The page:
Keeping Brothers by Nachum Fisch


After Kayin kills Hevel, Hashem comes to Kayin and says (BeReishit 4:9), “Ei Hevel Achicha,” “Where is Hevel, your brother?” to which Kayin responds, “Lo Yadati HaShomer Achi Anochi,” “I don’t know; am I my brother’s keeper?” This is usually interpreted as Kayin talking disrespectfully to Hashem. Hashem then responds angrily and punishes Kayin, and only by the mercy of Hashem and a last minute Teshuvah by Kayin is he spared.

However, there is another way to interpret this more positively for Kayin. In the beginning of Perek Daled, the Torah states that Chavah gave birth and said, “Kaniti Ish Et Hashem,” “I have acquired a man with Hashem” (4:1). This can have two interpretations: The first (Rashi’s) is that Chavah was saying, "I was created solely by Hashem, but now I (with Adam) am creating another man as a partner Hashem," referring to her newborn son. The second is that Adam had been angry with Chavah after their expulsion from Gan Eden and left her. Once she gave birth to Kayin, Adam came back to her to raise Kayin. This caused her to say this line in reference to Adam; this makes Kayin seem like no more than a peace offering, used only to bring his parents together again. If this was the case, it is understandable to believe Kayin may have been neglected as a child. When he gets older, Kayin brings a Korban of flax (see Rashi), some of his produce. He doesn't know if this is a good Korban or not because there has been no precedent. He seems to be struggling for attention, because he isn't necessarily getting very much from his parents. He is then one-upped by his younger brother, who brings a sheep. This hurts Kayin, because Hashem accepts Hevel's offering over Kayin's, and as the older brother, he feels as if the younger sibling, Hevel, always receives the most parental attention, but now even Hashem is preferring Hevel over Kayin! Hashem tells Kayin that he shouldn't be upset, but he still wants to one-up his brother in return.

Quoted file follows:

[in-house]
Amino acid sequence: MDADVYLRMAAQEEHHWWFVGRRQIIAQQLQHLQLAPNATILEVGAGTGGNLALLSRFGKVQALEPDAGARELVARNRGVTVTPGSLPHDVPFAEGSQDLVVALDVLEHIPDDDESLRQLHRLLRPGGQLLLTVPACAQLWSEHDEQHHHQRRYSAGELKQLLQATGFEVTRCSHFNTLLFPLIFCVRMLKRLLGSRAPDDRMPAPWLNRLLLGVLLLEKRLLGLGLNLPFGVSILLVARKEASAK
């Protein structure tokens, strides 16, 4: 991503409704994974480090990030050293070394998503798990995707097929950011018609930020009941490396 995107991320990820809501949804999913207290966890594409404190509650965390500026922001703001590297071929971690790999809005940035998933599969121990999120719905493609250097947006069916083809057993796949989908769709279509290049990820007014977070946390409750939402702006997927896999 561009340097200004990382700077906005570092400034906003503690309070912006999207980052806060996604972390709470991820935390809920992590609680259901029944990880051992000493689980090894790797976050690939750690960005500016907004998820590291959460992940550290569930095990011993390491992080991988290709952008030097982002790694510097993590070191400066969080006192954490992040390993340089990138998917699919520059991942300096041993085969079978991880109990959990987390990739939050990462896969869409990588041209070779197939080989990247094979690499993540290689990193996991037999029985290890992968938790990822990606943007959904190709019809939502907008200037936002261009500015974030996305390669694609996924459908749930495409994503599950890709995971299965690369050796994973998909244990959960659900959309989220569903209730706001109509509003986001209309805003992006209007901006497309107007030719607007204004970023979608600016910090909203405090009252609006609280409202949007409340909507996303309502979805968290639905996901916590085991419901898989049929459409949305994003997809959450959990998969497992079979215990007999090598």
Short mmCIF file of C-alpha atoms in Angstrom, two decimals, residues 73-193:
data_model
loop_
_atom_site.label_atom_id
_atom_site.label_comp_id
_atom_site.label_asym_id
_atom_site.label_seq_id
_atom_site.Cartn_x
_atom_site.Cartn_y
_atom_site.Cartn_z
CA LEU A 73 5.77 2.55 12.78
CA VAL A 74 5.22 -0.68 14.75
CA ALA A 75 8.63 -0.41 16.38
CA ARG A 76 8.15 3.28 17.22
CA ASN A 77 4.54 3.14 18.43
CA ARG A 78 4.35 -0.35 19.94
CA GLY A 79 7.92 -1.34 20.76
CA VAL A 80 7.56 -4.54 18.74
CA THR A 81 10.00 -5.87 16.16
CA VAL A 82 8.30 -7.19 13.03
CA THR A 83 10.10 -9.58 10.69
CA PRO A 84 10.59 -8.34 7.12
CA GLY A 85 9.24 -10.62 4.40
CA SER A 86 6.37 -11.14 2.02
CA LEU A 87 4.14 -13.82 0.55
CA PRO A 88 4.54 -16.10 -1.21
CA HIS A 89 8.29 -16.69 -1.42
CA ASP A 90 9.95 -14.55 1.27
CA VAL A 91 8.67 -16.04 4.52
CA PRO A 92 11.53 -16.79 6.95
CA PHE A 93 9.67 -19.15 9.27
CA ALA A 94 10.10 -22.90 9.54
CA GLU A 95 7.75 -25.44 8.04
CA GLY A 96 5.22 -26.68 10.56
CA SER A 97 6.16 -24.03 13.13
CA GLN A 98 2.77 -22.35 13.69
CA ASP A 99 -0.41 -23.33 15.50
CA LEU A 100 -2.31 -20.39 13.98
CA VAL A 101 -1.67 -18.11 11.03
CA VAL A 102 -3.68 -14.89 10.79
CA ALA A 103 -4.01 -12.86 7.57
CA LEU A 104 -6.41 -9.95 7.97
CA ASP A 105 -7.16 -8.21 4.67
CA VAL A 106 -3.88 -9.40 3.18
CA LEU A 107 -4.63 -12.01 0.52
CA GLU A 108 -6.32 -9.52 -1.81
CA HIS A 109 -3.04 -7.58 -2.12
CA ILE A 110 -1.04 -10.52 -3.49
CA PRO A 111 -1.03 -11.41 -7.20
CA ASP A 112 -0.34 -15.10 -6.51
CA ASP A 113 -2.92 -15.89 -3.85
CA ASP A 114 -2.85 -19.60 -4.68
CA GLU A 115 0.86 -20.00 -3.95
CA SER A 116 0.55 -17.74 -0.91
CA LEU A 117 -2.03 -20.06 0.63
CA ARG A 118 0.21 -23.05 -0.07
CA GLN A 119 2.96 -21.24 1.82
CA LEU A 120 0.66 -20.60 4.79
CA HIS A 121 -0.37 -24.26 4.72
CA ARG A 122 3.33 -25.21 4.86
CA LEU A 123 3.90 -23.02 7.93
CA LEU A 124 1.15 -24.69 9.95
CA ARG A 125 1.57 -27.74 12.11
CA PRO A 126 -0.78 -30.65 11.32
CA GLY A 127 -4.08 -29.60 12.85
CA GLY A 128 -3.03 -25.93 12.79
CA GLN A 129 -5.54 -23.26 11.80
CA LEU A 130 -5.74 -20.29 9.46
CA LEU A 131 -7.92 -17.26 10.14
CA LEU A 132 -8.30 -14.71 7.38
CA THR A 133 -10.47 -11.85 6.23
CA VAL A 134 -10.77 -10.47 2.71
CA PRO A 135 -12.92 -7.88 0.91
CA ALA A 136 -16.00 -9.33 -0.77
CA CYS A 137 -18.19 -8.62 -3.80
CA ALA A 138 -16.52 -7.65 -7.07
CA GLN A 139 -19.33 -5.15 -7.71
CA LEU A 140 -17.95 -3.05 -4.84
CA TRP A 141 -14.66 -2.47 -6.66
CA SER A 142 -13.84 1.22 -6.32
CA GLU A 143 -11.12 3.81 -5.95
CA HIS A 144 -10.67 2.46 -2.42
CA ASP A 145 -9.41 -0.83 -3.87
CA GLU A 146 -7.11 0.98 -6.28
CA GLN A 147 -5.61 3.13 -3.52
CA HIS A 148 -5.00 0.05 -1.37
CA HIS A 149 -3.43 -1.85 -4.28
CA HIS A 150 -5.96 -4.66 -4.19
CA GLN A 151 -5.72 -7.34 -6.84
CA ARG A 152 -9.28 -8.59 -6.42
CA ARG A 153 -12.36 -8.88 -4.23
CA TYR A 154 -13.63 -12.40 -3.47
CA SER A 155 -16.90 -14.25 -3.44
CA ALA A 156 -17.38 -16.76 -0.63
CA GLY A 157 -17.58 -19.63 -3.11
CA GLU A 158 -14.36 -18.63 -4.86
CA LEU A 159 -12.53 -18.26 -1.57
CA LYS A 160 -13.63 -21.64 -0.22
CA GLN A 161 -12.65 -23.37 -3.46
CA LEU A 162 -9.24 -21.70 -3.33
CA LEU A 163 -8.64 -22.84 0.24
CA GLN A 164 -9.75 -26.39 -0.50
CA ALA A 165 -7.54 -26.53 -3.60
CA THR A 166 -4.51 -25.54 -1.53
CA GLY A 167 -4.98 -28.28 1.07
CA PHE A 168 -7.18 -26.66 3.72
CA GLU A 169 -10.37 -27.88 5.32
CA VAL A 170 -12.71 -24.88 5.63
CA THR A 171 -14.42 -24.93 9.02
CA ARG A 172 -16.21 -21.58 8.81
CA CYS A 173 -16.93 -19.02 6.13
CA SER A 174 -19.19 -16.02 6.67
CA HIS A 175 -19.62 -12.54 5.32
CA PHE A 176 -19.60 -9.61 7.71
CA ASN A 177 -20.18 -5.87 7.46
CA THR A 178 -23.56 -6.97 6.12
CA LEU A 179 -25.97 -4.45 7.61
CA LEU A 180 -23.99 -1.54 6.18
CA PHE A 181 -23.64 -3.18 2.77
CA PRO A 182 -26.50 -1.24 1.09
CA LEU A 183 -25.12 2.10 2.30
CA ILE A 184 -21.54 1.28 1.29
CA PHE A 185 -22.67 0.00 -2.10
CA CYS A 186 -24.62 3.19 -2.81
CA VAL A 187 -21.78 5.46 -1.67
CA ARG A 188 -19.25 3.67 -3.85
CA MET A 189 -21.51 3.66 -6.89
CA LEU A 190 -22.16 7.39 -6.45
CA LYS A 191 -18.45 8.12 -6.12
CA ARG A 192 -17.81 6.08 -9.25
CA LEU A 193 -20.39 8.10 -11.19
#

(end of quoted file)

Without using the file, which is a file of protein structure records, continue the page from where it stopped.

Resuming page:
Kayin subsequently kills Hevel. When we contemplate this story, we realize that Hevel's Korban was closer to the completion of creation, from that which was made on the sixth day, then Kayin's was, as his was from the third day. We can then potentially realize a progression in the process. There has never been a human death before, so Kayin is unaware of potential punishment. Kayin feels as if he can surpass his brother's Korban by offering the one thing that came later in creation than the sheep: a person. After Kayin sacrifices his brother, Hashem realizes that Kayin doesn't recognize that he did something wrong, and tries to communicate this point to him gently. He asks him (4:9), “Ei Hevel Achicha,” "Where is Hevel, your brother?" Once Hashem says this, Kayin realizes that he did something wrong, because the last time Hashem had spoken to anyone was when Adam and Chavah were kicked out of Gan Eden. He then realizes and replies, not, “I don't know, am I my brother's keeper?” as a rude question, but "I didn't know that I am my brother's keeper," as a realization of the job that older siblings have: they are responsible to protect the little ones who come after them. Hashem then confirms that he has done something wrong, and Kayin does a heartfelt Teshuvah. And even though Hashem still has to punish him, Kayin is not killed; he is handled in a much more productive manner – subject to wandering civilization with his Ot, he is then a living sign for everyone to realize the proper relationships of a family.

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